Networks of influence, direction, and power. How the work gets shaped.
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The Open IT Project

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This is the nineteenth of a (roughly) weekly series of emails

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This week's unit is about networks of influence, direction, and power. How the work gets shaped.


There are three structures that exist within all organisations, through which work is directed.


First is the most obvious structure, the classic pyramid hierarchy of formal power. In Open IT, we want to invert that hierarchy, as a servant to the work, not a master. This means distributing authority as close to the work as possible, empowering teams to operate with autonomy.

invert the hierarchy 

IT is an extreme example of the general principle that the further authority is removed in levels of hierarchy from the actual work, the less likely they are to have the technical understanding of the decisions to be made.  A good example of this is the superiority of peer review and self-certification of change over CABs or Change Managers approving changes.  Another obvious example is Agile, which is based on self-organising teams.


A second structure is the network of influence, which has strong nodes amongst loosely coupled groups. The nodes are the respected individual influencers, who are often not in the formal hierarchy. It tends to be a meritocracy, a respect for people's mastery of the work. Again IT is an extreme example of this, where we give high status to technical masters. Organisations formalise some of that influence in whatever you call groups based on common expertise: guilds, chapters, communities of practice…. In Open IT, we recognise this status in the Shu-Ha-Ri model.


A third structure* is the value network which is typically a multi-directional less-structured network of co-creating independent agents. Often the value streams are modeled as a linear flow, which can be an oversimplification.  The linear flow model is appropriate within IT for the development-to-production delivery value stream (hence DevOps), but it is not a good model for design and build, which tends to be much messier. People's roles within the value networks give them a third form of influence over how the work gets done: product owners, process owners, gatekeepers, architects, and of course practitioners - the creators of value.



To change how we work, we need to engage and think about all three structures.


🌸 Start with changing the way managers are managing, to Open Management. This unlocks all that follows.

🌸 Then improve the value network: let the people doing the work - in fact all stakeholders - design the work.

🌸 Engage the influence network to approve and promote improvements.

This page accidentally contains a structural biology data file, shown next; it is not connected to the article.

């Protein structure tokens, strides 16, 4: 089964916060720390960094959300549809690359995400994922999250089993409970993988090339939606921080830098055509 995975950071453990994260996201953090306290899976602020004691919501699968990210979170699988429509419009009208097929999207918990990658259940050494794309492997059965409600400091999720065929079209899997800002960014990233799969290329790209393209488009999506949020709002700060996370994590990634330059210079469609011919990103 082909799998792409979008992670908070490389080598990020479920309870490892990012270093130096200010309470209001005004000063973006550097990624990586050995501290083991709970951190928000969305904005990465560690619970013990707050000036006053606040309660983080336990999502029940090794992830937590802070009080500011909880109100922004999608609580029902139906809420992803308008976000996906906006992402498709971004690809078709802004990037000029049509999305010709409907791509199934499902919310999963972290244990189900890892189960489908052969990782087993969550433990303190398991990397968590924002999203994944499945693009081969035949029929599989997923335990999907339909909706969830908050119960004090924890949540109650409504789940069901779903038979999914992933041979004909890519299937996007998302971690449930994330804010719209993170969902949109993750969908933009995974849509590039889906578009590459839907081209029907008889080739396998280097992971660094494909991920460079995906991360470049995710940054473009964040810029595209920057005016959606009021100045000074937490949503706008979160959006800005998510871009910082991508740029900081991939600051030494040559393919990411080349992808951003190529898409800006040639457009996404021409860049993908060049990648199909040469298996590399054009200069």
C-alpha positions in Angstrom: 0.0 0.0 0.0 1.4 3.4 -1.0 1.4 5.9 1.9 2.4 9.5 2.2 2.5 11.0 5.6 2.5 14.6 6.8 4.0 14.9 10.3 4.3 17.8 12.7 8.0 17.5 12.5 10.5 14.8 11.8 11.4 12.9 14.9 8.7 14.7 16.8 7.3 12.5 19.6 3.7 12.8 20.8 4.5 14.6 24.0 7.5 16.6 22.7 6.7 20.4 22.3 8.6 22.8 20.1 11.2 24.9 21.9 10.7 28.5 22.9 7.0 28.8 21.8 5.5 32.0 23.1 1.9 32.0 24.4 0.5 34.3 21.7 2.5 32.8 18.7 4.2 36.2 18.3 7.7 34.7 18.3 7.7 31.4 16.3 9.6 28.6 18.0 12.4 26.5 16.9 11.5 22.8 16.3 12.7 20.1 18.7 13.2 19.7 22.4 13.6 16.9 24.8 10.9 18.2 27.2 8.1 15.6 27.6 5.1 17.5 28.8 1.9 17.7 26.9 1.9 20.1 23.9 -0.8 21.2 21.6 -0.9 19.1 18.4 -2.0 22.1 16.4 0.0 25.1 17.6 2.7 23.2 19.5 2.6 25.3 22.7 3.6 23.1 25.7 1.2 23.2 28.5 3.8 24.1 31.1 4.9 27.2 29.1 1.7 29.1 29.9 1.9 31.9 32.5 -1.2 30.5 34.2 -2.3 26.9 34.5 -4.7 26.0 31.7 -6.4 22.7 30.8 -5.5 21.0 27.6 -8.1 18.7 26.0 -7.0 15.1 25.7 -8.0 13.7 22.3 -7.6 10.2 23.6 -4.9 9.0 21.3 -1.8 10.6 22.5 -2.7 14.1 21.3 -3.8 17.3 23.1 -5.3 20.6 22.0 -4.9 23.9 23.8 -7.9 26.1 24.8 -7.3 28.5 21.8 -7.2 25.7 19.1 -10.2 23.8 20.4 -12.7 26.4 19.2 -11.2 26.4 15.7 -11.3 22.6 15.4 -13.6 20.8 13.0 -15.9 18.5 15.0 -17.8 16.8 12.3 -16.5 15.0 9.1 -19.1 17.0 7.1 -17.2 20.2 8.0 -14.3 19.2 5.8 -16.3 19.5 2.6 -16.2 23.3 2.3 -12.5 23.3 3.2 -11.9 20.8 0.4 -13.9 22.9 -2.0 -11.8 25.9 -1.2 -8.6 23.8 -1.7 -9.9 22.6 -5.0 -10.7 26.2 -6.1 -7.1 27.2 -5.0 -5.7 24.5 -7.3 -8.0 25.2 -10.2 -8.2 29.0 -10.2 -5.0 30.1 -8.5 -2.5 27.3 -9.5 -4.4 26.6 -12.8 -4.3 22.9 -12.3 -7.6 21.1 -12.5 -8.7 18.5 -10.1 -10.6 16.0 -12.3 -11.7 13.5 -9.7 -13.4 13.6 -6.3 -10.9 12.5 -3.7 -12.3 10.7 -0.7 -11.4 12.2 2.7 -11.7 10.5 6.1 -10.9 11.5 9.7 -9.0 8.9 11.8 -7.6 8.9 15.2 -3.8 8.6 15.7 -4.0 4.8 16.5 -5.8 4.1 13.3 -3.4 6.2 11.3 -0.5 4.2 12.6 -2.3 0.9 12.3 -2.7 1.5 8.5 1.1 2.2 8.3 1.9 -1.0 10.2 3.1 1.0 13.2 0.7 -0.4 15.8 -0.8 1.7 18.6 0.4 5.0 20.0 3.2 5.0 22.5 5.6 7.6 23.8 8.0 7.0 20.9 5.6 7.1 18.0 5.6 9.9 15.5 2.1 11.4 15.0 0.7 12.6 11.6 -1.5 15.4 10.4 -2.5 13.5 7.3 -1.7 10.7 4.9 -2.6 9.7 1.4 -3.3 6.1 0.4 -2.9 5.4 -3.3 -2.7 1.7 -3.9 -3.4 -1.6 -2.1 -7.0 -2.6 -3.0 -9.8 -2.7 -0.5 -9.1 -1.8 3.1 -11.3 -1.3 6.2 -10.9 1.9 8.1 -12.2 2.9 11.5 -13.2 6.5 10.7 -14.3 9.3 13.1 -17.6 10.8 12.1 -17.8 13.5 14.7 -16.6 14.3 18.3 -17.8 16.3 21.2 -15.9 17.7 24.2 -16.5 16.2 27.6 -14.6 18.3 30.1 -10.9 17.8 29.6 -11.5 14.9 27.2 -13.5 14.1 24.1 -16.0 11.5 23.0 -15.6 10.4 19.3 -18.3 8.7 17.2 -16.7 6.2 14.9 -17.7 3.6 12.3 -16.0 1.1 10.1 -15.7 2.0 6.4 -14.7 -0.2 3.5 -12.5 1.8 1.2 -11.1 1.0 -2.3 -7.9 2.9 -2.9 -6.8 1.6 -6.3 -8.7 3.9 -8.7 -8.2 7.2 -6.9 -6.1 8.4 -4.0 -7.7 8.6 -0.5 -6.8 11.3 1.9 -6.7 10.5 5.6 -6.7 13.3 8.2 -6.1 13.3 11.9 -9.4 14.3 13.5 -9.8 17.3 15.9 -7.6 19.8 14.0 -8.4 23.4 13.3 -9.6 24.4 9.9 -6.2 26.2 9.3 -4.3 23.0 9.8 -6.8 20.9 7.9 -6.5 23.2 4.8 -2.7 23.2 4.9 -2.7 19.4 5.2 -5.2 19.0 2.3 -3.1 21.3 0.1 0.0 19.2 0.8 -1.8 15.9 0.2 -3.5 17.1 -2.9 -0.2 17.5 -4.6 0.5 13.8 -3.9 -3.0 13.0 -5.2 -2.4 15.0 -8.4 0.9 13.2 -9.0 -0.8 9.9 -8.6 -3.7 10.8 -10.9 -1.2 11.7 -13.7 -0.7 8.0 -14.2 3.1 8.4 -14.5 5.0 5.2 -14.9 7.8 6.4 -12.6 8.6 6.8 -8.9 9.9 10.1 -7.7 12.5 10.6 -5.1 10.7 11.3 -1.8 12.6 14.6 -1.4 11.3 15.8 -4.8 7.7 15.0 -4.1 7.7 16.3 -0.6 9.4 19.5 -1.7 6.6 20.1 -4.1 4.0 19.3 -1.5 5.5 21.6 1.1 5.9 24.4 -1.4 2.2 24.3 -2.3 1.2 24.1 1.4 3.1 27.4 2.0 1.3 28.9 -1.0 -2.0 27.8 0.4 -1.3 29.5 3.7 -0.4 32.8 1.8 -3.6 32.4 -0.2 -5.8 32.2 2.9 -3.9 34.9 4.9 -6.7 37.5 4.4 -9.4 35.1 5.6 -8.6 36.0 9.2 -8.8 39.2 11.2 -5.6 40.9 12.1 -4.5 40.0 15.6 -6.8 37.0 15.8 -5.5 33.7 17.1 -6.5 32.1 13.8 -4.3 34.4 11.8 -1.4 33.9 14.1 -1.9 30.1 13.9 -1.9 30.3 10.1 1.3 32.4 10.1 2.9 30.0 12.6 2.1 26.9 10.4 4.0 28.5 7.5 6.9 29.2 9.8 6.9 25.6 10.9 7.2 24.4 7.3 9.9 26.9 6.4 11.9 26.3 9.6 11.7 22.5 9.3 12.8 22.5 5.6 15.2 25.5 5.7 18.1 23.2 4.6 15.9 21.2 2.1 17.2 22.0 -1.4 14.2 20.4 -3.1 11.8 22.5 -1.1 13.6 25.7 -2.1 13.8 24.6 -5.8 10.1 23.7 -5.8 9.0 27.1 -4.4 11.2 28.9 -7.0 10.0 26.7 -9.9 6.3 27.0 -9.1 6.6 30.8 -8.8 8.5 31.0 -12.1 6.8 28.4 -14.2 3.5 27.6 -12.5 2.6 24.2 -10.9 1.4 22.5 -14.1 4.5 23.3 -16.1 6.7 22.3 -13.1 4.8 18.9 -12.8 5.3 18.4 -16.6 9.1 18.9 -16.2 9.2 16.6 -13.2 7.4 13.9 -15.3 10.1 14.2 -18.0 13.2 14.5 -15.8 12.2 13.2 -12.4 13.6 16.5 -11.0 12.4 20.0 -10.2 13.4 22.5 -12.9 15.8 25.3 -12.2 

🌸 Only then should we think about changing the formal organisational structure. For pity's sake, stop trying to force change through reorgs. Structural change should lag other changes, after we have experimented with virtual teams to confirm a better structure, then ask for the change.


All this happens incrementally, locally, experimentally. Big-bang change is one of the worst dysfunctions of management.  Iterate through the above sequence regularly to create continual improvement of how you work.


* We got these three structures from Niels Pflaeging




You can comment and discuss about this week's unit of Open IT in the related LinkedIn post.


 Additional study materials 

  1. Read about Pflaeging's Organisational Physics, where we got the idea for the three structures.
  2. I'm assuming you know about DevOps. If not, a good book is Accelerate [affiliate link], from Nicole Forsgren et al. Or the DevOps KoolAid, the massive best seller novel, The Phoenix Project [affiliate link] by Gene Kim et al.
  3. If you want to go deep on networks, an interesting concept influencing the IT philosophers is Promise Theory from Mark Burgess.  Or here is a summary that is a bit less chewy.
  4. Posts from our website:  
    1. Kill the CAB, from Rob's old blog, The IT SKeptic
    2. Remember SHu-Ha-Ri?
    3. Flows and networks
  5. This week's recommended book is Reinventing Organizations [affiliate link] by Frederick Laloux.  For two reasons: (1) it's absolutely the seminal classic on better ways of working which remarkably we haven't recommend yet, and (2) it talks about hierarchy, influence, and value. I suspect I was saving it for Unit 40 when we talk about Teal, but let's have it now.

 Experiments you can try

Some things you can try during the week to test or reinforce the ideas.

Spot the big influencers who aren't high in the official hierarchy.

And spot those who have a great deal of control over value flows.

Find out how many bad changes the CAB prevented in the last 12 months. And how long it adds to change lead times.


(If you've got an idea for a good experiment, let us know)

Back in Unit 17 when we talked about the Eighth Waste of Lean (underutilised potential of people), Antonio Valle dropped this bombshell on the associated LinkedIn post


It was year 2016 when I wrote a post for my blog called "The X Muda" (google translator does a wide range of weird things with the word Muda, but here is the link to the translation. I was thinking on Friction as the 10th form of waste...


I replied :

Wow. Amazing. You are so right about Friction as a waste. I love it. I wish I read that seven years ago. Even with the internet knowledge spreads slowly, especially for lazy readers like me. Now I wait for the Ninth [form of waste that he implies but does not specify]. I hope it has to do with Beethoven.



That's unit nineteen of the Open IT Project series. 


Next week we look at preventing Dead Cat Syndrome


See you then. 

Rob and Cherry



See all the previous study emails in this series here.

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